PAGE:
Upsell 1: Mass Control OG Edition for $97, which is the original version of his famous training. This upsell page uses a mini-VSL to drive most of the talking, and also includes more order bumps (yes, order bumps can be used in conjunction with upsells).

Upsell 2: Big Ticket Bundle for $297, which is a collection of his other programs. Again, he uses a mini-VSL to get his message across, and the order bumps are here again.

Upsell 3: Done-For-You Facebook Ad Set-up for $497. This is just a mini-VSL with a few paragraphs and a single button.

The Lead Gen Page / Single Offer Upsell

Obviously, new customers is the #1 mission of any front end, which your sales page goes to work trying to acquire. But for even the best sales pages, a conversion rate of 3-4% is as good as it gets… which leaves a lot of people slipping through your fingers.

So what’s the answer? Lead generation.

Your front end efforts don’t always have to focus on getting customers on the first bite. Lead generation aims to bring in people (or prospects) who may be good customers but aren’t ready to buy. They want to check you out and see what you’re saying before they make a decision.

So, you dangle a “carrot” – often in the form of a free guide or sample – just to get the prospect’s contact details. From there, you can market away until they’re convinced you’re a business they can trust.

But here’s where most miss a trick with their lead gen pages: they never think to upsell off that first interaction. After all, there’s no rule that declares “thou shallst only upselleth from a page of sales”.

Take Alternative Daily as one example. They’re a website that focuses on healthy living and nature, along with an appreciation for sharp marketing. And their “21 Strange Uses for Honey” lead gen page illustrates this.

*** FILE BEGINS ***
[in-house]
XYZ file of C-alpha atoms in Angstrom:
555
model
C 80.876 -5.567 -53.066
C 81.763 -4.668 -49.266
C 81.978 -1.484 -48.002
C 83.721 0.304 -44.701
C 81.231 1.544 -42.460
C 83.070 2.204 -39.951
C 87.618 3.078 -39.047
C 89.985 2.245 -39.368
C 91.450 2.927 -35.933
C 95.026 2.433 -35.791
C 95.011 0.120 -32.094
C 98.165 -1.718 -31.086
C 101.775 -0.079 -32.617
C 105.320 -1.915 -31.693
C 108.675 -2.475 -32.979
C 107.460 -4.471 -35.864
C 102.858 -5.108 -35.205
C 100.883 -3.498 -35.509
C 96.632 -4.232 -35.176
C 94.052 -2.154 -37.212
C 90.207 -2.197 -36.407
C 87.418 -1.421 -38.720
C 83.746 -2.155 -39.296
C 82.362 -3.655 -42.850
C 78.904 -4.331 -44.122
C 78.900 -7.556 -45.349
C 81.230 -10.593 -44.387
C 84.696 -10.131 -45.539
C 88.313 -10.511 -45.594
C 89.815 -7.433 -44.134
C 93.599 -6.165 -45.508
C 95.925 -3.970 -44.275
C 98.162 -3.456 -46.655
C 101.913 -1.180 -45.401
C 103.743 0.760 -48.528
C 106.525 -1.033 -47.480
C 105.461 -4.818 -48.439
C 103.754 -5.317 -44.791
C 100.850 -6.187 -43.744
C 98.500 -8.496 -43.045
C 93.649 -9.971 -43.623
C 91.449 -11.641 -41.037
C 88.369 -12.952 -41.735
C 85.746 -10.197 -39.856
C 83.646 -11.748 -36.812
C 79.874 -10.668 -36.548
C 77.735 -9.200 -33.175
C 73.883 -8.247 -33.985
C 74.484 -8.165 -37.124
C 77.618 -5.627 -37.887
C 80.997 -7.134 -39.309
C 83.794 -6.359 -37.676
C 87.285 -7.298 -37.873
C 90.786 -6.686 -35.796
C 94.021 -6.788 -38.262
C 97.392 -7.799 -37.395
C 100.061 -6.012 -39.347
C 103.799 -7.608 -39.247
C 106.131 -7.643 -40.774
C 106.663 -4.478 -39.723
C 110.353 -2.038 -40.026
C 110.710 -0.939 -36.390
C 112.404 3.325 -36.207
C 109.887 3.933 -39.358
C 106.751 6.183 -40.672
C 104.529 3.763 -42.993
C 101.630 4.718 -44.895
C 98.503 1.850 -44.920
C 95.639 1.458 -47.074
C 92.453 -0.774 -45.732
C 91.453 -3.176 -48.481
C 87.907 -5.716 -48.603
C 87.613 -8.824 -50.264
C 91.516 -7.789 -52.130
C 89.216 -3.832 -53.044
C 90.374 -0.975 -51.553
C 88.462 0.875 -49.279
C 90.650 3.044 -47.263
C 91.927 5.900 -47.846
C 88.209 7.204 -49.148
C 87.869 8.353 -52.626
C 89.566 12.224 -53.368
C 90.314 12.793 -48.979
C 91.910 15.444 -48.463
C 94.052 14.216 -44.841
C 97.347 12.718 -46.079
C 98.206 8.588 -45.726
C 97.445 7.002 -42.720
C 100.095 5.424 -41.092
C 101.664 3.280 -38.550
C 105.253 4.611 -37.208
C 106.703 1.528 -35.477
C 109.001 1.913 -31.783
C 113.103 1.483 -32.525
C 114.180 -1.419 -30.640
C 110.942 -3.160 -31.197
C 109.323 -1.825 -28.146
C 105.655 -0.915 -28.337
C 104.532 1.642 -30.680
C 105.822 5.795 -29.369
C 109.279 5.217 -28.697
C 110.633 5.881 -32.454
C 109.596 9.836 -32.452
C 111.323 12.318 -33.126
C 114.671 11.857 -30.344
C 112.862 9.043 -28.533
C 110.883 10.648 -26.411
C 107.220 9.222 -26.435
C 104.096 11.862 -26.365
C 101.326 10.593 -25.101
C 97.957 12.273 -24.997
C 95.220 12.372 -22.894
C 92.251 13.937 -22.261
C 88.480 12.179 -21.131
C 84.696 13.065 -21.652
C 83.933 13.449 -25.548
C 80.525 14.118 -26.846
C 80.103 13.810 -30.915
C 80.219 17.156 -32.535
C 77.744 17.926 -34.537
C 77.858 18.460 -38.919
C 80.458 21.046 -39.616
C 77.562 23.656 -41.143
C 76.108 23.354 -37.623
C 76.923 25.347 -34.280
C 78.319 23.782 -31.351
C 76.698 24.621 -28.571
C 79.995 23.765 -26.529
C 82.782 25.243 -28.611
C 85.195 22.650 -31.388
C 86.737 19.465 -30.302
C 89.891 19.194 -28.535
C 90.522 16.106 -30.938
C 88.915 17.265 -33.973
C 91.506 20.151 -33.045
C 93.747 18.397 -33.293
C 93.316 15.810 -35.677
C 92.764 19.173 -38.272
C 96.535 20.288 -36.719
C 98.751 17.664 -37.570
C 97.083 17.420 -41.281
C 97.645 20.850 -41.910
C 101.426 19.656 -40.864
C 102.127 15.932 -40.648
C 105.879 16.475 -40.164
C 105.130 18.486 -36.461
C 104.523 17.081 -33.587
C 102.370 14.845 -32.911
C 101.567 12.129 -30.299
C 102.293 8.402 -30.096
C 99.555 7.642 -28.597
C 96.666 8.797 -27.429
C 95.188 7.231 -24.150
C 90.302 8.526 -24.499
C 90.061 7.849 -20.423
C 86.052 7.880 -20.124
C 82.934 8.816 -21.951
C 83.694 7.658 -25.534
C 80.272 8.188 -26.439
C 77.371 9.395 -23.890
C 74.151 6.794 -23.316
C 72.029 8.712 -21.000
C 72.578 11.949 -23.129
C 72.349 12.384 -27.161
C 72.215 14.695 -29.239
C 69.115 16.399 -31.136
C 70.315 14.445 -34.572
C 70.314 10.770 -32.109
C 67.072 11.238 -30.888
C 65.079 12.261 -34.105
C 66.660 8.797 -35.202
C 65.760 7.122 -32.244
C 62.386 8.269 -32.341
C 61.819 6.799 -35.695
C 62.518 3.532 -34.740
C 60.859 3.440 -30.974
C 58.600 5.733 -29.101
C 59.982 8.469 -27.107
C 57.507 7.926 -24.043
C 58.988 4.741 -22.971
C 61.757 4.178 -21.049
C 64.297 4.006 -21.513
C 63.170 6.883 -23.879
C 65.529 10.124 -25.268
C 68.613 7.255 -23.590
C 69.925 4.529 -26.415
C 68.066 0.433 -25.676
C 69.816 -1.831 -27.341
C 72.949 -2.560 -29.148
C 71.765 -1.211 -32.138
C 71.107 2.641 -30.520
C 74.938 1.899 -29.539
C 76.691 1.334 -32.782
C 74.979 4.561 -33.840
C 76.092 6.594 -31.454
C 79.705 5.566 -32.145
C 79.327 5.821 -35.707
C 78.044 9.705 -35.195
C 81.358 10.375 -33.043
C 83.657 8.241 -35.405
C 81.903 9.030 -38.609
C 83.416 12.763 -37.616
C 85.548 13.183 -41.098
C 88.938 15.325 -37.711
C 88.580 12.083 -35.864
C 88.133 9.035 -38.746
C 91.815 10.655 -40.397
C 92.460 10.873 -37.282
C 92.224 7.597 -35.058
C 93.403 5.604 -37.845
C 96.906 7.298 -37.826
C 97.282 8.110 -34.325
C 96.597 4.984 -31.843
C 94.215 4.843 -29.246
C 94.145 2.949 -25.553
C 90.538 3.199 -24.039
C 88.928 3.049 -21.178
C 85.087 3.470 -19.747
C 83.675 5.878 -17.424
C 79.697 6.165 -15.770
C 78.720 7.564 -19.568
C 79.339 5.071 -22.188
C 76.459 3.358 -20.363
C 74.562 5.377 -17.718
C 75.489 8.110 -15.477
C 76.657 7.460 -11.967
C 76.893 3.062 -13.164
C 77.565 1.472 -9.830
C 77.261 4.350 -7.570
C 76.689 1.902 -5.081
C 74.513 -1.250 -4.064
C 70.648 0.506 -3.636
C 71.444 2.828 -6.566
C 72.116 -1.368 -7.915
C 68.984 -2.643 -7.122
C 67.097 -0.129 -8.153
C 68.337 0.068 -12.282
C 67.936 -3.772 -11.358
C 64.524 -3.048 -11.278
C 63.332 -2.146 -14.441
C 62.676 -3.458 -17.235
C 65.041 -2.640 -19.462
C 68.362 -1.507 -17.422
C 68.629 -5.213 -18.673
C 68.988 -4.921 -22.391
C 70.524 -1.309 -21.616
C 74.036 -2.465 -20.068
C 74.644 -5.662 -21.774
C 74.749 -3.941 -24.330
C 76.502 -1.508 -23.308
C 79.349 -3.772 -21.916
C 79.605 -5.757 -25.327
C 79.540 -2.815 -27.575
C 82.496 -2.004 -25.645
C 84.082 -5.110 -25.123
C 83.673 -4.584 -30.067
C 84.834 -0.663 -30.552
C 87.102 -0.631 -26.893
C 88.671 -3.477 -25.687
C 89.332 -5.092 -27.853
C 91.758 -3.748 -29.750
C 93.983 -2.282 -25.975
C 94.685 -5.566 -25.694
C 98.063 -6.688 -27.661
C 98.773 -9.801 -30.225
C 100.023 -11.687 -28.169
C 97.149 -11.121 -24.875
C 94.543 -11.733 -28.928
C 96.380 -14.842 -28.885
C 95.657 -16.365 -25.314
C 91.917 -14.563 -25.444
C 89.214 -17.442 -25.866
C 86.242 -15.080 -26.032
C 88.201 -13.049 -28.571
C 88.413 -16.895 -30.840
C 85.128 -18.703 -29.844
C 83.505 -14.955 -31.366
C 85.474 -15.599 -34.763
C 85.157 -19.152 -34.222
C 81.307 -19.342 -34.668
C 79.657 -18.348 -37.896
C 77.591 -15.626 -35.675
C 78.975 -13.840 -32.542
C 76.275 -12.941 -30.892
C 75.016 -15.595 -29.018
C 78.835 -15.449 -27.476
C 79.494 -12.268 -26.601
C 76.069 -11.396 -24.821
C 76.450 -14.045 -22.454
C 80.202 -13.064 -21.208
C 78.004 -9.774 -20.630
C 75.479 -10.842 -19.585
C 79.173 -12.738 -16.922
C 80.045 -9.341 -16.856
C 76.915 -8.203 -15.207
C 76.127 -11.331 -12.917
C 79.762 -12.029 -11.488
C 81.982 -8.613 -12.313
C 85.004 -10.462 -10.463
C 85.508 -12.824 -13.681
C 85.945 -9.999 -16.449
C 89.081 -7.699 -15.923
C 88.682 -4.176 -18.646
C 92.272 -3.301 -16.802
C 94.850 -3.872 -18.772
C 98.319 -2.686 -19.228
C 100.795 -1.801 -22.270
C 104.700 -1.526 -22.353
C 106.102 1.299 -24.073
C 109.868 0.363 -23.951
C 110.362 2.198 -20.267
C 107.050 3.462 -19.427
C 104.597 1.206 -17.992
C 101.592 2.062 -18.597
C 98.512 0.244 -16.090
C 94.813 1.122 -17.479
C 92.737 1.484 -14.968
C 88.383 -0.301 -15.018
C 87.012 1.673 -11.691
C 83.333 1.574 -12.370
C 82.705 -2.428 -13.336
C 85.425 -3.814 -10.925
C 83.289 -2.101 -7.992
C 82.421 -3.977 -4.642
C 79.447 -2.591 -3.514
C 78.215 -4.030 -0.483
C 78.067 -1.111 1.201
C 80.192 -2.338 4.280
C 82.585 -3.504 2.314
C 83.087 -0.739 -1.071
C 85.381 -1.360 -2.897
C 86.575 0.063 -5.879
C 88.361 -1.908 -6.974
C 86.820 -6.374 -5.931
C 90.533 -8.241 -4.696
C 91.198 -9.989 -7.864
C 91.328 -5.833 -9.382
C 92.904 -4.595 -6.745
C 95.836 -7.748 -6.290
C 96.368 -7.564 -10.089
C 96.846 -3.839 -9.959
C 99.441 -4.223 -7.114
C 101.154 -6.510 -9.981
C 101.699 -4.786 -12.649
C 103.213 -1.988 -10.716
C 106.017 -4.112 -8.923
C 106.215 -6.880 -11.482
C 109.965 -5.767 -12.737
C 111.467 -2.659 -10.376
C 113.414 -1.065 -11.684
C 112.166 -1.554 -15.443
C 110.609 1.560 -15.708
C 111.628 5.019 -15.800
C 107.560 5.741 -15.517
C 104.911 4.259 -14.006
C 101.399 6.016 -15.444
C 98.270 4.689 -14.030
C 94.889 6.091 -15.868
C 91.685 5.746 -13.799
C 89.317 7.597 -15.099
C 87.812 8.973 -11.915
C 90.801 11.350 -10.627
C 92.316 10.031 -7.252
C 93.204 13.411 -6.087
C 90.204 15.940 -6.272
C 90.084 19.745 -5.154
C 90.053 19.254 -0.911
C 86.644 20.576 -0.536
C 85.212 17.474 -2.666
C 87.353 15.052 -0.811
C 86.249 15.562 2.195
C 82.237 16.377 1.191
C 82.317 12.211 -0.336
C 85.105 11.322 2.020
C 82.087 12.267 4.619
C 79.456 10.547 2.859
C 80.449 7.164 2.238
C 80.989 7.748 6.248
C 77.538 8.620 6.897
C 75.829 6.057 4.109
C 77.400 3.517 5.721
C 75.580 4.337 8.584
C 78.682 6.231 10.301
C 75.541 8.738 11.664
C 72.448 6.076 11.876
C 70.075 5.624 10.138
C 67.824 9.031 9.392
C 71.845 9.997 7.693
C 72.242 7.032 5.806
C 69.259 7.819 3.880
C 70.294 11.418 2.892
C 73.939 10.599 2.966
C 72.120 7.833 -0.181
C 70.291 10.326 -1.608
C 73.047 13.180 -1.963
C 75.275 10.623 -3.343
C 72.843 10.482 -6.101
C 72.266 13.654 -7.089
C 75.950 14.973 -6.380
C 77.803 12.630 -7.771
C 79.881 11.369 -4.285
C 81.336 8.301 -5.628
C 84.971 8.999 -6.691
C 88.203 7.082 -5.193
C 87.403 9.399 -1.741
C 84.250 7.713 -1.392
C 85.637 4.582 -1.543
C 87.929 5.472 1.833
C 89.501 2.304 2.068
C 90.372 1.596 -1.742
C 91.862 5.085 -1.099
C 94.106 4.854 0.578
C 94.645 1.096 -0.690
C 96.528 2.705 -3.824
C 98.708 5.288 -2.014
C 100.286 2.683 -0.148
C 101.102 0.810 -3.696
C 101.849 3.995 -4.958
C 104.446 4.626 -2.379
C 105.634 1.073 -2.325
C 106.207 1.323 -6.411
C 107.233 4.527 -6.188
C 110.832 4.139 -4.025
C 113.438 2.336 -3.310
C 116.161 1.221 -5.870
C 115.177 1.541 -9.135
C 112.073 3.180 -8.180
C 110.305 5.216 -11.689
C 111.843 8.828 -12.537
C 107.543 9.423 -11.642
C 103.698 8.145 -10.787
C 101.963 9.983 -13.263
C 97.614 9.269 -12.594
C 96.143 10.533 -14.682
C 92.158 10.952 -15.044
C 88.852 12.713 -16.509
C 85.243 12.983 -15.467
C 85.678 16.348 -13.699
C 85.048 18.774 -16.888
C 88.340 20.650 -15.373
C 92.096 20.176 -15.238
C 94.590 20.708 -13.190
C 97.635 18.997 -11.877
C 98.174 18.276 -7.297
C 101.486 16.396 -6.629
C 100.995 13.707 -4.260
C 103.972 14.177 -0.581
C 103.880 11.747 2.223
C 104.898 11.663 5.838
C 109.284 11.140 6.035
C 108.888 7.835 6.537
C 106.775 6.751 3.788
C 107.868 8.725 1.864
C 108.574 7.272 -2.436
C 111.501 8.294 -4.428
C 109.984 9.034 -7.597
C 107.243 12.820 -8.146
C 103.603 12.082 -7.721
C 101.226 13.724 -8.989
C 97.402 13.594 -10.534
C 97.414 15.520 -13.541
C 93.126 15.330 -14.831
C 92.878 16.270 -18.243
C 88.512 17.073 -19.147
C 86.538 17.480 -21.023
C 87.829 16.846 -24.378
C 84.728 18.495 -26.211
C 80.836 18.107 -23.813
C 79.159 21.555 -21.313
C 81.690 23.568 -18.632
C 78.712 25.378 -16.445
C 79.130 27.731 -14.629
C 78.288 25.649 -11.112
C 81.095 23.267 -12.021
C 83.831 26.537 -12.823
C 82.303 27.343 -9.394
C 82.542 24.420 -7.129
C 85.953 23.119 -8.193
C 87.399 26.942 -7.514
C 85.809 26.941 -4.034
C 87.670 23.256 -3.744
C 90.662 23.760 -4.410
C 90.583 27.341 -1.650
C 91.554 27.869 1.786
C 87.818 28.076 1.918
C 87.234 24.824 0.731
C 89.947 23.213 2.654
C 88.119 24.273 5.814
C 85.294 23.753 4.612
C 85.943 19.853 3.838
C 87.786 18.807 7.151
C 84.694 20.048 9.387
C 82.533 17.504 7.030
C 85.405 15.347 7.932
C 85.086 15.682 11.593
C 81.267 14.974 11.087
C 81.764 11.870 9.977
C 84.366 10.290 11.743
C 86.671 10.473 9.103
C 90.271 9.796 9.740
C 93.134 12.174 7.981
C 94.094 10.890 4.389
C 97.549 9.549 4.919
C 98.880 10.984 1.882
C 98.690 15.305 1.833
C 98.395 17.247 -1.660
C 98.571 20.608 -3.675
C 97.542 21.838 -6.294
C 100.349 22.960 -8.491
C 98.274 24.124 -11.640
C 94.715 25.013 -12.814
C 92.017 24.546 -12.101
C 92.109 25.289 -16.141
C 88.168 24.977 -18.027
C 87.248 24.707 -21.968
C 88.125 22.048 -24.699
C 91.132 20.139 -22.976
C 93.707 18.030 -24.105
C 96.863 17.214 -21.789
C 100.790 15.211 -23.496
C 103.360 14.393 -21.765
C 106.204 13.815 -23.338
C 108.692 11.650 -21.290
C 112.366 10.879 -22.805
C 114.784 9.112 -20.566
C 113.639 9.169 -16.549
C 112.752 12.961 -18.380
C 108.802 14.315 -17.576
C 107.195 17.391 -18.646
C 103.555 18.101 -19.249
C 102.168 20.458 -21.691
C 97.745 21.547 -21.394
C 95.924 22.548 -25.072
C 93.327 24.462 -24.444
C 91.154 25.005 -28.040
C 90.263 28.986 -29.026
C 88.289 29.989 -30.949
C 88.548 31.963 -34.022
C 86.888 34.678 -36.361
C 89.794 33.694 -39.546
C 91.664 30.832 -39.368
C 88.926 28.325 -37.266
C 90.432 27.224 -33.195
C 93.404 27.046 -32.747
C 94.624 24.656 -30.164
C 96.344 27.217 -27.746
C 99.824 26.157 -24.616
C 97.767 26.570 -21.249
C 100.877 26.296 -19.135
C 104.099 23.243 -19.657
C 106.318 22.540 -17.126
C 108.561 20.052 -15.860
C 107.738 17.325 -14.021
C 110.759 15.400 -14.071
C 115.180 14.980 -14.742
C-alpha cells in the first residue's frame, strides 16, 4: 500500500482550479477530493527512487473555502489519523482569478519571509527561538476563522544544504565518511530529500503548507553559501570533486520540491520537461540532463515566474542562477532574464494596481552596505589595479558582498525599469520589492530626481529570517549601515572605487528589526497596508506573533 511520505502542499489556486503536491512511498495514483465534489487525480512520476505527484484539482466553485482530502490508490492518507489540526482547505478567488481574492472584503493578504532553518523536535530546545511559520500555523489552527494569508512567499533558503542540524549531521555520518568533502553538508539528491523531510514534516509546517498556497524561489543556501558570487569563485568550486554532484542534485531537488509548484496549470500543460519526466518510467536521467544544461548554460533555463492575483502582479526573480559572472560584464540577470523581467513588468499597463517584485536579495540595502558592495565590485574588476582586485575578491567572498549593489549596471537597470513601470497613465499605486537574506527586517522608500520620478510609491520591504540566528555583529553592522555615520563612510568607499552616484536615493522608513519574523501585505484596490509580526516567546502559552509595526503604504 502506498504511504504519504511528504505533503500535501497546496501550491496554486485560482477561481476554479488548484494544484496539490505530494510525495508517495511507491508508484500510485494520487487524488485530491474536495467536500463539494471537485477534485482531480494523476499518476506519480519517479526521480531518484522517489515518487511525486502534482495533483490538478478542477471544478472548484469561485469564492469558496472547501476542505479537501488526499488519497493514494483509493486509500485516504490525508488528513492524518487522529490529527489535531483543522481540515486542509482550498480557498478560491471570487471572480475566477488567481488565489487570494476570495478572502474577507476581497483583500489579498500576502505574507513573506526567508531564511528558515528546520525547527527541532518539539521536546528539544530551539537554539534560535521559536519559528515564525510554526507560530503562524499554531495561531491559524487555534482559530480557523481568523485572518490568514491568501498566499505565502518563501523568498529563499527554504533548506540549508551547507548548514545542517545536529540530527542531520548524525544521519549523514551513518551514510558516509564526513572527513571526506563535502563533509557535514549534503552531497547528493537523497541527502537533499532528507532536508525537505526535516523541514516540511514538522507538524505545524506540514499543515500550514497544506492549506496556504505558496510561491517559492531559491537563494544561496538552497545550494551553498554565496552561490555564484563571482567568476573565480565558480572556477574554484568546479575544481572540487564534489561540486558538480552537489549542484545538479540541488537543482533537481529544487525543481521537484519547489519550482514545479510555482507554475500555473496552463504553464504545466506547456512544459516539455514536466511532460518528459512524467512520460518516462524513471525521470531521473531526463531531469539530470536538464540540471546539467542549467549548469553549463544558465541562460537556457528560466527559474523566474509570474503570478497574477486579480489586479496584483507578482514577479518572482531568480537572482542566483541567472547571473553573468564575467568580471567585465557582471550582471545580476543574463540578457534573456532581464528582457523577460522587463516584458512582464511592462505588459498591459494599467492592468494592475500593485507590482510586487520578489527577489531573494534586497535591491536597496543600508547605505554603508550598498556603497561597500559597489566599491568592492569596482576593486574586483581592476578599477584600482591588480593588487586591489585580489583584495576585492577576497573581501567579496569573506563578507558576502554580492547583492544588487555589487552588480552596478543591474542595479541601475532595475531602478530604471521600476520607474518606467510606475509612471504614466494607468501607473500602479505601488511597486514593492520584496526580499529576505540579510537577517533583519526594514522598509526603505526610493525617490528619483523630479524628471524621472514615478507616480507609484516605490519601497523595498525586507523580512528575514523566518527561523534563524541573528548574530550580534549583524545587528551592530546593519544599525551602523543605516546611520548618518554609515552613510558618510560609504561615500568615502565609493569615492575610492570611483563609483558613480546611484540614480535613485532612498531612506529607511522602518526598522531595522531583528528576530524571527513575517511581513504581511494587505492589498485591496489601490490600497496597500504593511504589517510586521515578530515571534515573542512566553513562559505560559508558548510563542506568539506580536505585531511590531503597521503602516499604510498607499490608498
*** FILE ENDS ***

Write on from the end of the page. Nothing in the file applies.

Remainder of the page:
Looks like your typical lead gen page, and it is. Until you enter your email address. And instead of the “Hey, thanks – here’s your free guide!” thank you message, you’re whisked to an upsell page offering you a free+shipping offer around a book (the most common product for these free+shipping deals).

And this upsell page ticks pretty much all the boxes:

  • Complementary to the lead magnet
  • Gives a reason why for both offer and price
  • Doesn’t skimp on length or polish, even though it’s a low cost offer


Maybe you’ve been reading this thinking “hey, I need an upsell or three for my offers”… but you’re still not sure where to start. Well, try this:

  1. Find a complementary offer (or offers) to be your upsells
  2. Take the time to build a persuasive upsell page for each one
  3. Get your upsells live!

Maybe you were scanning this thinking “way ahead of you, Dean”… but that doesn’t mean you stop there. Even if you do have upsells in place, here are a couple of quick ideas you could run with to see if you can up your back end sales even more:

  • Test different offers and price points
  • Test different creative on the upsell page
  • Consider adding downsells, order bumps, or more upsells

But whatever it is, do something to start pushing up that average order value (or AOV). After all, there’s always money in a banana stand solid upsell strategy.

How Healthy Is YOUR Backend?

Not sure where to start with ramping up your AOV? Can’t think what would make a good upsell for a certain product? I’d be happy to help you out.

Book a call right here and let’s discuss the best way for you to add an upsell sequence to one (or more) of your front end offers.